About Penny Johnson

I am the teen specialist at Baraboo Public Library, Baraboo WI.

Why I Donate to Friends of YALSA

I am stingy with my hard-earned money. So when I decide to donate to worthy organizations and causes you can be sure I feel confident my money will be used in a responsible manner, supporting causes that match my values and passions.

That is why I donate to Friends of YALSA every year. Like you, I am passionate about teens and teen library services. I actively seek out the ideas, inspiration, and motivation YALSA provides through blogs, listservs, publications, conferences, etc., etc. I also want to support my colleagues in their efforts to provide excellence for our young people. The grants, scholarships, and awards offered to members by YALSA enhance our entire profession.

I invite you to donate to Friends of YALSA along with me. Your support will be a positive influence for teens and those who serve them. Your money will indeed be used in a responsible manner as YALSA continues to give us the capacity to engage, serve and empower teens.

Please donate today. If we can raise $2000 by the end of August we will receive an additional $1000 from a generous donor. So each of your dollars will actually be worth $1.50!! What a great deal!!

Any amount is welcome, and it will only take a moment of your time to donate. The URL is: www.ala.org/yalsa/givetoyalsa/give

Thank you so much for your support.

Could you use some money?

Grants, scholarships and awards – what a glorious thought!  Who doesn’t love the idea of receiving monetary grants and awards to further the work of providing top-notch library services for teens.  As a member of YALSA, you are eligible to apply for several different awards that could cover the cost of attending a conference or legislative day, fund a program you’ve been longing to implement in your library, provide resources for a research project, and so much more.  As a membership perk, YALSA offers more than $90,000 annually in grants and awards to members who work with or on behalf of teens.

Surprisingly, YALSA does not receive many applications for these opportunities.  If you apply you have a decent chance of receiving an award.  And with the wide variety of opportunities available you are certain to find a program that will meet your needs.

Does your book collection need a boost?  Books for Teens, the Great Books Giveaway Competition, and the BWI/YALSA Collection Development Grant award books or money for libraries in need.

Do you wish you had the funds to attend ALA Annual, the YA Lit Symposium or Library Legislative Days?  Travel stipends are available for all three of these events.

Do you want to further your education or build leadership skills? You might be eligible for a Spectrum Scholarship or a YALSA Board Fellowship or the Emerging Leader program.

Could your writing or research efforts use some financial support and recognition? Would you like to become more involved in YALSA governance? Do you have a great idea? There are grants and awards for each of these endeavors and more.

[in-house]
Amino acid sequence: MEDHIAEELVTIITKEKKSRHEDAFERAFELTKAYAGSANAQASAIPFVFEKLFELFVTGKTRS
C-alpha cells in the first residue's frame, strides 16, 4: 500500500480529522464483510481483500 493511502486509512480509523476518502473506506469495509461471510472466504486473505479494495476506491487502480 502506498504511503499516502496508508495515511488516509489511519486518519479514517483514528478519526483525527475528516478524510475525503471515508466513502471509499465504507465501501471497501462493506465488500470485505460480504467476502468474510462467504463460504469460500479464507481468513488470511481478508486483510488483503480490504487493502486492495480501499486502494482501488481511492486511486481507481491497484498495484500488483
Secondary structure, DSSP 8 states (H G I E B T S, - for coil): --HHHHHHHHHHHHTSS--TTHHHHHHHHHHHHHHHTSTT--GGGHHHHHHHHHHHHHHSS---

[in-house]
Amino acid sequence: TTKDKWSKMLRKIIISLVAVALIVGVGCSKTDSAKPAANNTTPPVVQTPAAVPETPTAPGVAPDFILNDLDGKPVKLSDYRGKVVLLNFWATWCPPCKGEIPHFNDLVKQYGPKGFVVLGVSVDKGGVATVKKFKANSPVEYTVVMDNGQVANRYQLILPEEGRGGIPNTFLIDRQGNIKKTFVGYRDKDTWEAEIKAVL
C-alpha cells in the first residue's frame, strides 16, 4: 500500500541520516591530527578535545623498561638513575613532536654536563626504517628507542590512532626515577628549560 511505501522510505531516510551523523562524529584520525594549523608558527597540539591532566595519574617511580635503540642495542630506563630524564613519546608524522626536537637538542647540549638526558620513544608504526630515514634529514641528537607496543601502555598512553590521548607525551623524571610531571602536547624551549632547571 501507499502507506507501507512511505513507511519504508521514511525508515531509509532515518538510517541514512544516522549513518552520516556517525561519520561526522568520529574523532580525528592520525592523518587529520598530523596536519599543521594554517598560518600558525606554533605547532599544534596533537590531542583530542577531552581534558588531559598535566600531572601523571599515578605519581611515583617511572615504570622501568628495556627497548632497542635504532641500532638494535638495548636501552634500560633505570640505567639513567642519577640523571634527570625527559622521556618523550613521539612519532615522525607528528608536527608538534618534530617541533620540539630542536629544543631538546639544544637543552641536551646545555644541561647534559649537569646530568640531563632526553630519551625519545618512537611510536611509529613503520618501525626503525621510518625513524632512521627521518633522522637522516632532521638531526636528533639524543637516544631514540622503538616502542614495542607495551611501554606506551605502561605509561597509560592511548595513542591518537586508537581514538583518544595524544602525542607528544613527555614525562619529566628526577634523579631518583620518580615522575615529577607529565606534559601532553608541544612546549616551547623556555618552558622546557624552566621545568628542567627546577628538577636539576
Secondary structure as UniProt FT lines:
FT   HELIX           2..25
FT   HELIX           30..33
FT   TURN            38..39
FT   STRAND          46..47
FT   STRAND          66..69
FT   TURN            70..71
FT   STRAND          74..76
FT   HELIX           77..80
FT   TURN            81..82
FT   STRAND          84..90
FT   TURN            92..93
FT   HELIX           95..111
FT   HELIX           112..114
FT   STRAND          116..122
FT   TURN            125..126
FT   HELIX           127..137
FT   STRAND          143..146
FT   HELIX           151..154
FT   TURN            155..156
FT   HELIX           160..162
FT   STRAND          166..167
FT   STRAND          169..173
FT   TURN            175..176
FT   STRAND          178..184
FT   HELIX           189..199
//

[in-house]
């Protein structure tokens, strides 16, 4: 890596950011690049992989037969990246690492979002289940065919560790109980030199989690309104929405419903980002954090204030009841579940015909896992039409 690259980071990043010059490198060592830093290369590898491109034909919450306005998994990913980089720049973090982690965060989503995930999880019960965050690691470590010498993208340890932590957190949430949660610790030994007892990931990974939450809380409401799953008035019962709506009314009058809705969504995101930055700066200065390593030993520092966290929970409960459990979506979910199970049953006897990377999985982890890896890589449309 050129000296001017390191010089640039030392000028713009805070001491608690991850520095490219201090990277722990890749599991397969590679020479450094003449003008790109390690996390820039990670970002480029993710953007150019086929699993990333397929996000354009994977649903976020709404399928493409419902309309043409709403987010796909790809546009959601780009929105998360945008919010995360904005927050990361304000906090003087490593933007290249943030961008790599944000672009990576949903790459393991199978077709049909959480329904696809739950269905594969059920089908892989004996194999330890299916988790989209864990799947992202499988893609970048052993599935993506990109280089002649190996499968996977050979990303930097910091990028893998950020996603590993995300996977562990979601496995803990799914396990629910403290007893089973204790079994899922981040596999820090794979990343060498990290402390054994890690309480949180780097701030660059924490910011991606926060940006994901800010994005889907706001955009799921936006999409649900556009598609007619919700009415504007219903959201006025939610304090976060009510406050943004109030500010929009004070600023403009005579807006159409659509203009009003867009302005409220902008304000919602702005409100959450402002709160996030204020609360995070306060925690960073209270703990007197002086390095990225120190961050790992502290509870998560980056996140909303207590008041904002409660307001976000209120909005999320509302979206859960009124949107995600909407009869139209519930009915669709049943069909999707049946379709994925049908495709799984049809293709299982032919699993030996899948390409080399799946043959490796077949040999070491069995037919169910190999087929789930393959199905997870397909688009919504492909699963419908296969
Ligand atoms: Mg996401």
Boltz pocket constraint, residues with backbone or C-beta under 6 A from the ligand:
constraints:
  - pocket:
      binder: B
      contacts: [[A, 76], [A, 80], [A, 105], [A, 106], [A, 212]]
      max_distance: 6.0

Take full advantage of your YALSA membership!  Consider applying for these member-only opportunities.  Many, but not all, application deadlines are December 1st of each year.  You can find more information, including applications and deadline details, at http://www.ala.org/yalsa/awardsandgrants/yalsaawardsgrants

Money Matters

Now, don’t let the word “money” cause you to avert your eyes!! This post isn’t going to cause any anxiety! At least, I hope not….

Last year you elected me as YALSA Fiscal Officer. Since then I have been working hard to learn about YALSA’s financial dealings. Before I took this position I had several misunderstandings about money issues and YALSA. I suspect many of you do as well. One of my goals during my tenure is to make YALSA’s financial picture more transparent so we all can be better informed. Watch for upcoming blogposts on such topics as what the Division does with your dues, why ALA conference registration is not the same as state conference registration, and how your donations to Friends of YALSA fit into the bigger financial picture.

We will begin with some myth-busting! Here are four common myths about YALSA finances:

MONEY MYTH #1 — YALSA gets money from ALA

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Thank You For Your Dedication!

You lead a busy life, yet you are taking time to follow this YALSA blog. That demonstrates you share YALSA’s mission to expand and strengthen library services to teens everywhere. You are dedicated to providing the best library services for teens. You want to give teens the opportunity to access quality books. You also support your colleagues in their efforts to do the same. Would you be reading this if you weren’t?

Because of your dedication you would like to extend your influence beyond your own community. You would like to bolster the entire teen library profession. You can do that right now, and you don’t even have to leave the comfort of your home or office!

Donate to Friends of YALSA today. Your contribution of any size supports initiatives and projects that benefit teens and the library professionals who serve them. Your generosity can help sponsor emerging leaders, fund attendance at National Library Advocacy Days, or put books in the hands of disadvantaged young people. Did you receive one of the awesome Teen Read Week resource kits in October? That was made possible by contributors just like you.
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The Nuts & Bolts of Serving Teens: Technology in Libraries

Gagdets, and gizmos, and apps! Oh, my!  Keeping up with technology trends and incorporating new tools into library programming and promotion can be daunting—but it doesn’t have to be.

Join us at the 2011 YALSA Preconference: The Nuts & Bolts of Serving Teens, where Jesse Vieau will share his experiences using technology in teen programming and library promotion.  Jesse is the Teen Services Librarian at the Madison (WI) Public Library.  Formerly a Teen Services Librarian in the Loft @ ImaginOn, Charlotte-Mecklenburg Library, Jesse’s work with teens includes collaborating with teen interns using Google Docs, facilitating digital projects in teen detention centers, and hosting a digital petting zoo in which teens mentor senior citizens as they explore new technology.